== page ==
I’m not big on romance, so I was glad to see that it didn’t really play a role in this story. When I read the description and saw we had Sally and Ian thrown together, I was worried we might get distracted with some soppy romance. But never fear! Both Ian and Sally have other romantic ties, so they were able to focus on the mystery at hand. Yay!

I liked all the geeky, science bits tossed in. Plus we get all this cool tech for exploring and mining the asteroid belt. Also, the Canadian Mining Consortium was not the good guy we all expect from friendly, polite Canadians! This was great because we need more Canadians trying to take over the universe. Muwahahahahahaha!

I listened to this book for free on Podiobooks.com.

Narration: The author, Paul J. Joseph, narrated his own story and it was pretty good. He was consistent in his voices and accents. While he was not quite as good as a seasoned professional, I have listened to far worse. The production was really good – volume was consistent, no mouth noises. There was perhaps 1 repeated sentence in the entire book.

What I Liked: All the cool tech; lots of science bits; Ian and Sally are not a romantic item; reference to Santa Fe; asteroid mining; evil Canadians; Sally has a girlfriend; pretty good narration. 

What I Disliked: Not really a dislike, but the cover is rather so-so for this book and doesn’t really indicate the asteroid mining that plays such a central role in the book. 

Daemon by Daniel Suarez

Tofu cleaning his foot
Tofu cleaning his foot

Narrator: Jeff Gurner

Publisher: Penguin Audio (2009)

Length: 15 hours 57 minutes

Series: Book 1 Daemon

Author’s Page

When master computer game creator Matthew Sobol passed away, gamer geeks mourned. Life continued for everyone else… except for two programmers who each died mysteriously. This sets off a chain of events which appear to be controlled by Sobol himself. However, it’s really Sobol’s computer daemon, a near AI program that Sobol created to carry out all these tasks upon his death. Those who realize what is really happening race against the daemon, attempting to stop it in it’s tracks before it’s final task can be carried out.

There were some things I liked about this book and some things that I did not. So let’s start with the negative and get that out of the way. This book did drag in several places. Each time I thought it was time I gave it up, something exciting would happen and pull me back into it. But then it would drag again and I contemplated shelving this book unfinished perhaps 4 times throughout the story. While there are some female characters, this book is definitely male dominated, which is bordering on unlikely in today’s age. Plus this is science fiction, so why not live a little and have a few more female characters, right? Finally, there were several times where I simply thought to myself, ‘That’s not bloody likely, ‘ in regards to a characters decisions or actions. Each time I did that, it took me out of the story and made me question how much thought did the author really put into this story.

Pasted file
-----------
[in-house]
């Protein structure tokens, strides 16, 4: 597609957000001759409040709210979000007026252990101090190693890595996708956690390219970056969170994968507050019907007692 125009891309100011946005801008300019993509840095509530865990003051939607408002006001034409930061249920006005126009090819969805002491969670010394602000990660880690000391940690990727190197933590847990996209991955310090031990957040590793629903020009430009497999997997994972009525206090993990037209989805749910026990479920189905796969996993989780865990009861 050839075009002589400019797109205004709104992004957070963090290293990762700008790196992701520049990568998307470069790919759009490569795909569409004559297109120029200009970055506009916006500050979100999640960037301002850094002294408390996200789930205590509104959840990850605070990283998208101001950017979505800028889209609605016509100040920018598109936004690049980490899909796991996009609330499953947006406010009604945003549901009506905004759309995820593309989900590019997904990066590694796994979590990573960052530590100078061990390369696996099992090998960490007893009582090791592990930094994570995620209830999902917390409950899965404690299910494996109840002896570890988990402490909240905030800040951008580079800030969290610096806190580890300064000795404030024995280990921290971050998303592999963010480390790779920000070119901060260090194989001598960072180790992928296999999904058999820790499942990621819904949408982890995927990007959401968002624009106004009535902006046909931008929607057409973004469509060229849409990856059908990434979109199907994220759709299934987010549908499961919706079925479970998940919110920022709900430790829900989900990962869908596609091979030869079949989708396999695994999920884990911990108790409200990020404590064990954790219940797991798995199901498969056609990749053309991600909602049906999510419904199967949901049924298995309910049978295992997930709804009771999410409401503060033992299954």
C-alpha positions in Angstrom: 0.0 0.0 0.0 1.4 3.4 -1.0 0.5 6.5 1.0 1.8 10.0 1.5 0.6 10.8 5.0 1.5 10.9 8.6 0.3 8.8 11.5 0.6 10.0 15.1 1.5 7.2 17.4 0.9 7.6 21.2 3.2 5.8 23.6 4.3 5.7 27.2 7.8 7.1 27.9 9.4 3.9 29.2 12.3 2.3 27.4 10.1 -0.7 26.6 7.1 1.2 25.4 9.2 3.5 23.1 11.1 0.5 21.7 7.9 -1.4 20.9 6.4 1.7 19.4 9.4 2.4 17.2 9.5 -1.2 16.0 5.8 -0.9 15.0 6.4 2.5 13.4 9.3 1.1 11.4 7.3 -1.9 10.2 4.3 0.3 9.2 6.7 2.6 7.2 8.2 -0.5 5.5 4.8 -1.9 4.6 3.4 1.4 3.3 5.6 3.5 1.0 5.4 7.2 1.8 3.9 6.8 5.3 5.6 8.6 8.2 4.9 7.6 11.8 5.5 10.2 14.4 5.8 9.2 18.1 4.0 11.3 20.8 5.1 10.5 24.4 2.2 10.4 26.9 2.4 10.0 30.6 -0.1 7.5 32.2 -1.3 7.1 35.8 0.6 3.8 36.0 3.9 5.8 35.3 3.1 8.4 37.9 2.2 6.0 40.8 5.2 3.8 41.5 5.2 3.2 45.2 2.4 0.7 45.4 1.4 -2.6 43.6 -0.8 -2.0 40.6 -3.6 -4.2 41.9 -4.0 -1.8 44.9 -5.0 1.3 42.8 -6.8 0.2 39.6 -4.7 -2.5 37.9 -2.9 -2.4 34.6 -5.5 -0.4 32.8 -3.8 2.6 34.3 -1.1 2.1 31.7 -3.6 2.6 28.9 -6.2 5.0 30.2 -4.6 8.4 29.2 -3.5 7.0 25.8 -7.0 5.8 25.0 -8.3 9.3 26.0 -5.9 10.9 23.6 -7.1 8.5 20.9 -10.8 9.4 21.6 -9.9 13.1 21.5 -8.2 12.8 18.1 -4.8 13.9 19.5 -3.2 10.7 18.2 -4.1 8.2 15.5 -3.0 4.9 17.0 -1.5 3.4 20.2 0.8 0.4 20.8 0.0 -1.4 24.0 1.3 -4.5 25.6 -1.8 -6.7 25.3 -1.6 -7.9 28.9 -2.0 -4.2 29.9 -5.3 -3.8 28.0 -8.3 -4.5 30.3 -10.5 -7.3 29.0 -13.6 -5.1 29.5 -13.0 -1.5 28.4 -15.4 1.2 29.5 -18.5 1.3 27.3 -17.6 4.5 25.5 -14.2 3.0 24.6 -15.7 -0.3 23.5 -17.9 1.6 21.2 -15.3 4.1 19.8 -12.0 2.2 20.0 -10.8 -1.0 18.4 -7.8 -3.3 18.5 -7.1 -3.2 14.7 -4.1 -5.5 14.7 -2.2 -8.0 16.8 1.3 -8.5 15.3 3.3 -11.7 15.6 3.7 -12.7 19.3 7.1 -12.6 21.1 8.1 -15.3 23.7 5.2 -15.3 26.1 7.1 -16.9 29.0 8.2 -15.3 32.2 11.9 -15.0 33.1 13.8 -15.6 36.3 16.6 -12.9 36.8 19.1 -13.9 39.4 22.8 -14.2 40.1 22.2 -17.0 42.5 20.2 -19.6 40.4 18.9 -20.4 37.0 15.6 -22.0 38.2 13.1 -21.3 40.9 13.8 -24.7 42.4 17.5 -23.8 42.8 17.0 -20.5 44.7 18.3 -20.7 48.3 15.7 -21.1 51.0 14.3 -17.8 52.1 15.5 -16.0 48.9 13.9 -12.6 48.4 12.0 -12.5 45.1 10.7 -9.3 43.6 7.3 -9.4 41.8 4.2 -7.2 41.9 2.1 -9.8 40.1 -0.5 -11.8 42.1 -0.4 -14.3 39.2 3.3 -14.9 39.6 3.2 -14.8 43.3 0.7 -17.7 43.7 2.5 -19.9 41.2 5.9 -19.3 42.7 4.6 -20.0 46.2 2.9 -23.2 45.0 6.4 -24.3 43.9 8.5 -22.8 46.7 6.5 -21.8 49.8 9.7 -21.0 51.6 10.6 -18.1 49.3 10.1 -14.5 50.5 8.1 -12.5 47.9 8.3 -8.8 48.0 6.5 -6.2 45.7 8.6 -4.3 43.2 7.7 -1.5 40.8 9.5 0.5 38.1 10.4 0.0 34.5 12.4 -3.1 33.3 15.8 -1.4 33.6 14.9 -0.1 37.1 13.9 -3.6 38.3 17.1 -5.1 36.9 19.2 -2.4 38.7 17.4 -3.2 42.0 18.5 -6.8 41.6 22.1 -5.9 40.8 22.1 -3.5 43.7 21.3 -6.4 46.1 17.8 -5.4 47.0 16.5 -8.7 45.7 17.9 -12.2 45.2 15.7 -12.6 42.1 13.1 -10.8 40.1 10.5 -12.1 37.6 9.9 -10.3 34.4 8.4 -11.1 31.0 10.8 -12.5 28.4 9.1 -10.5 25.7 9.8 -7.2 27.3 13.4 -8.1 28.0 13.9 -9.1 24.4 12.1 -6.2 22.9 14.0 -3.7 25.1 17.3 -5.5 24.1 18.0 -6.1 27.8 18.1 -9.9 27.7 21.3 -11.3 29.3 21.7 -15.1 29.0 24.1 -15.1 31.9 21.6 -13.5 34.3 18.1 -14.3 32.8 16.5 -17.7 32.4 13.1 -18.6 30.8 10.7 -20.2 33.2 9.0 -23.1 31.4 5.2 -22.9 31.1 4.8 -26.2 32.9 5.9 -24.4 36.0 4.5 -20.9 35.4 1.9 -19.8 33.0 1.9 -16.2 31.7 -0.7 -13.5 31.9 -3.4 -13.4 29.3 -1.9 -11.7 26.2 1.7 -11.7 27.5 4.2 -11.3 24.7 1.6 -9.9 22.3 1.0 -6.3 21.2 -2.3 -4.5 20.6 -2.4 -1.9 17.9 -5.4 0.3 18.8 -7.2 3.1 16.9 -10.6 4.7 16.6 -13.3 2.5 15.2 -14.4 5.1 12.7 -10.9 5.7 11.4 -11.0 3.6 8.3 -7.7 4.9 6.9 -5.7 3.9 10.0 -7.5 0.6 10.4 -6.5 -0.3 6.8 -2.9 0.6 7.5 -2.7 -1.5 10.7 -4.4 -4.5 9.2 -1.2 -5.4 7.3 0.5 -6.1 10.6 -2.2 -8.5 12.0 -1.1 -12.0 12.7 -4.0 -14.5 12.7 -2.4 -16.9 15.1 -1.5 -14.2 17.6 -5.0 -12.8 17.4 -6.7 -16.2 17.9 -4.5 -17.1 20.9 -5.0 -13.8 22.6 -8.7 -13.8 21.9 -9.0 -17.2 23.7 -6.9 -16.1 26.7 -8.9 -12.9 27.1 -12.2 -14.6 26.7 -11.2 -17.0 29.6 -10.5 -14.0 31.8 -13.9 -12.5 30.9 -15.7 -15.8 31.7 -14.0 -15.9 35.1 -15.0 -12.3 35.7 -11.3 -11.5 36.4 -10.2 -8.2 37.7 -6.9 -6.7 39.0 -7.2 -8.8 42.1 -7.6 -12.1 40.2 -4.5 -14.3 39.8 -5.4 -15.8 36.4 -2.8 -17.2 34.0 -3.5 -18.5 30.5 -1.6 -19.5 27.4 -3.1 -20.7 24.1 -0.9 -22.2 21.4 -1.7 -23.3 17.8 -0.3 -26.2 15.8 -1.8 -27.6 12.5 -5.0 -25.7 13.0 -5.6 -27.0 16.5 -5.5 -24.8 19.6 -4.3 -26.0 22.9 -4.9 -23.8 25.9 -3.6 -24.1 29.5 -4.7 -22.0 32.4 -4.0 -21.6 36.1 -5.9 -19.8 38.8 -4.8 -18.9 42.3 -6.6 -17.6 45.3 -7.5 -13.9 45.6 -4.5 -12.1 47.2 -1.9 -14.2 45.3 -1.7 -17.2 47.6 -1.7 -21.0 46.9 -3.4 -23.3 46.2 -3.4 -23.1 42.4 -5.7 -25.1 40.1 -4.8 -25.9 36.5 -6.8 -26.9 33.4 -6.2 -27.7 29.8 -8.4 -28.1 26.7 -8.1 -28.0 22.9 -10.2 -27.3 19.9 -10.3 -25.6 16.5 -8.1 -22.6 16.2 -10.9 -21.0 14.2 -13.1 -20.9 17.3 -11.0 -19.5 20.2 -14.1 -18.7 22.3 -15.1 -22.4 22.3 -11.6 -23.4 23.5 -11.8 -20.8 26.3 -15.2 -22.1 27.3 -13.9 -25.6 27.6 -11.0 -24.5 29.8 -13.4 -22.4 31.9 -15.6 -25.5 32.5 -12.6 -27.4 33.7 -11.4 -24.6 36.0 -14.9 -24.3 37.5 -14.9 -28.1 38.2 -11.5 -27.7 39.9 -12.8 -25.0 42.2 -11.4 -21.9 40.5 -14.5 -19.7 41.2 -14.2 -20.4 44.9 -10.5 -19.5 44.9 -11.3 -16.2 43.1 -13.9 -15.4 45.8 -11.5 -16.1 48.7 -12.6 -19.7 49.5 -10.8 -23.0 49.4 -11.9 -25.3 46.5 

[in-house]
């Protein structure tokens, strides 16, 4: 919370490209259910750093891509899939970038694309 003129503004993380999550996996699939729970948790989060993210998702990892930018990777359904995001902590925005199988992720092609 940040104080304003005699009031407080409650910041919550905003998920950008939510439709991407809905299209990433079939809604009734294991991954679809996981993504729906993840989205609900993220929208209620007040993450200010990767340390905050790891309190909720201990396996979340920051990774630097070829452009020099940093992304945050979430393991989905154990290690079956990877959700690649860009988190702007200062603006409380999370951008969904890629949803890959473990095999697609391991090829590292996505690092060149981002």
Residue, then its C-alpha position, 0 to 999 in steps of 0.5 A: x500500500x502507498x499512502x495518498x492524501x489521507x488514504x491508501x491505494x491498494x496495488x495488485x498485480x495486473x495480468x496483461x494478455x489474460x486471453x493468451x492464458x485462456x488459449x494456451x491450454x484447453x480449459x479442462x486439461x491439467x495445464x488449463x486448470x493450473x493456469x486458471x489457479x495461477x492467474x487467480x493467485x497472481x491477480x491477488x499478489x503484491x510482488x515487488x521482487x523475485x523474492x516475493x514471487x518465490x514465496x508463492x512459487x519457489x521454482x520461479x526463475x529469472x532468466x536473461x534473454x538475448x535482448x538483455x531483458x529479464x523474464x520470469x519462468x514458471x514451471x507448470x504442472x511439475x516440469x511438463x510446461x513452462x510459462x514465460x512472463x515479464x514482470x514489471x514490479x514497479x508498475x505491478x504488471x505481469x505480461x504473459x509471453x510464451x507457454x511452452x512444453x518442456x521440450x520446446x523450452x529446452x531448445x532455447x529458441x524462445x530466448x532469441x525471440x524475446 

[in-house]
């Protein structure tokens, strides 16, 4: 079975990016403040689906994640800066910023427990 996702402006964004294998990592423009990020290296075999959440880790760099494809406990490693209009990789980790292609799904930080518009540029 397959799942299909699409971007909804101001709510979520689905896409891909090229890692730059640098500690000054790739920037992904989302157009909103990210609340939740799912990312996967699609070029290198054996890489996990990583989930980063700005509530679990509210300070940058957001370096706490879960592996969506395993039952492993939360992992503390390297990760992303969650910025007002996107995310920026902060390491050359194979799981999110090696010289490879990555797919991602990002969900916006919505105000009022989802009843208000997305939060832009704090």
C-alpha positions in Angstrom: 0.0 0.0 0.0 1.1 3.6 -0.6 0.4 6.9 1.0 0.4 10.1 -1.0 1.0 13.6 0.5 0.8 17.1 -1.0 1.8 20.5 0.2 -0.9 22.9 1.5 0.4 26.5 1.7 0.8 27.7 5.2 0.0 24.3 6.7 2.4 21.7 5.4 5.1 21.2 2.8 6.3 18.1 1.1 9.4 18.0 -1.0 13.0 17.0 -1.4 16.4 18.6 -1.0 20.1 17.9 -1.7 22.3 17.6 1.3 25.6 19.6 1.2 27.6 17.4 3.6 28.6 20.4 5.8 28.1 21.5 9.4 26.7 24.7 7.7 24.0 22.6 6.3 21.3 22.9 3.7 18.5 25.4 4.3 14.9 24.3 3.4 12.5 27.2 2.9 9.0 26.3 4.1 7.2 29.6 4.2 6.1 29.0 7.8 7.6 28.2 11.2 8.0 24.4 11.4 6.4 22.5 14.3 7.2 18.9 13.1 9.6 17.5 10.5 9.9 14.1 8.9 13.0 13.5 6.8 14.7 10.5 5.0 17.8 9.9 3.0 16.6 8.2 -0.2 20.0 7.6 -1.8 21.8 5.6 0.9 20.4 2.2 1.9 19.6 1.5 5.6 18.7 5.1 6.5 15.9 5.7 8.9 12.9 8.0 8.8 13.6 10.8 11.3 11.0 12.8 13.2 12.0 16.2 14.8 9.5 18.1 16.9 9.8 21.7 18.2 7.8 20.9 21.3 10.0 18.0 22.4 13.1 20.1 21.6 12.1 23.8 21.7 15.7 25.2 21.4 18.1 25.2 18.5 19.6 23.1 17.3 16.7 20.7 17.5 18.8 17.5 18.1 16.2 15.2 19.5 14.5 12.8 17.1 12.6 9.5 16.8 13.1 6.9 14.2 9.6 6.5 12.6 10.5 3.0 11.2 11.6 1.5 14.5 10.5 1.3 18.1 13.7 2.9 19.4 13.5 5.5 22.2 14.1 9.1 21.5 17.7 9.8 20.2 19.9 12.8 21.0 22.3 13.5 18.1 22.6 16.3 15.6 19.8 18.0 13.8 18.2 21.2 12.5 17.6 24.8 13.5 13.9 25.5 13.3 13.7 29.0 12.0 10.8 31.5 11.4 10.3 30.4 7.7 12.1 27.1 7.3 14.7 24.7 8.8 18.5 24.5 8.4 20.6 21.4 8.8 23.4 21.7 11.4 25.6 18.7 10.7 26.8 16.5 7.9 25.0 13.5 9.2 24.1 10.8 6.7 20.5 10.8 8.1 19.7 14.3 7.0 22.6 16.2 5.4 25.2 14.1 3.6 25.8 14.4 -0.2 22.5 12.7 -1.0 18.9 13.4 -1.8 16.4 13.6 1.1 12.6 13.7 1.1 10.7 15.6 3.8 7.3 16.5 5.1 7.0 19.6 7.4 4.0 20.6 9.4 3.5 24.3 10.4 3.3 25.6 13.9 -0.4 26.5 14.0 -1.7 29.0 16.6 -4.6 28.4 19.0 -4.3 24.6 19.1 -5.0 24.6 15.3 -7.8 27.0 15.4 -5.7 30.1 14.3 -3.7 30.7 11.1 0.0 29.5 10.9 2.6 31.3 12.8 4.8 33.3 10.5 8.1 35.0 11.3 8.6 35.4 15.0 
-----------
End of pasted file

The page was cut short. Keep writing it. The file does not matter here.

So, besides all those things that dragged a decent book down into mediocrity, there’s some exciting stuff going on here. The major premise of the story, a master daemon program that can carry on after your death making decisions as you would have made them, was the thing that drew me to this book. Then we have the murder mysteries happening. Detective Seebeck was one of my favorite characters, being assigned to the investigation on the death of one of the programmers early in the book. He played an important role for the entire story. Lots of crazy stuff happens to him and he’s hard-pressed to explain much of it.

The news media plays a significant role in this book. For instance, the daemon is triggered to come on and run it’s program when news headlines report the death of Matthew Sobol. The reporter Anderson is contacted by this Daemon and offered the story of her life if she follows it’s instructions. Then, of course, the news agencies have a feeding frenzy over all the deaths and strange attacks linked to Sobol in some way. For instance, there’s this pretty intense attack by remote controlled Hummer vehicles at Sobol’s estate.

Finally, Sobol was a computer game programmer and a fan of computer games in general, so there’s at least one Easter Egg for game savvy fans to hunt down. I really liked this aspect of the story since that is so true to Sobol’s character, which we learn about through his daemon. It also allows tech analyst Ted Ross, who has played Sobol’s games, to predict some of the daemon’s next moves.

There’s many action scenes and plenty of odd deaths in this book. Yet there are stretches were things are just being reiterated and characters are making decisions that aren’t in line with what has already been established. All told, there’s a decent story in here somewhere and at the end I was glad I stuck it out and finished the book. I may or may not continue the series.

The Narration: Jeff Gurner was really great with this book. There’s a handful of accents for the characters and he does them all well. He kept all his character voices distinct and his female voices were passable. I liked his voice for the daemon quite a bit.

What I Liked: Computer game geeks; a master daemon carries on his creator’s wishes after his death; remote controlled everything!; news media can be a help or a hazard; plenty of action scenes; murder mystery.

What I Disliked: There were plenty of places that dragged in this book; few female characters; unlikely character decisions.

What Others Think:

SF Signal

SF Site

Matt Cutts

Blog Critics

The Great Geek Manual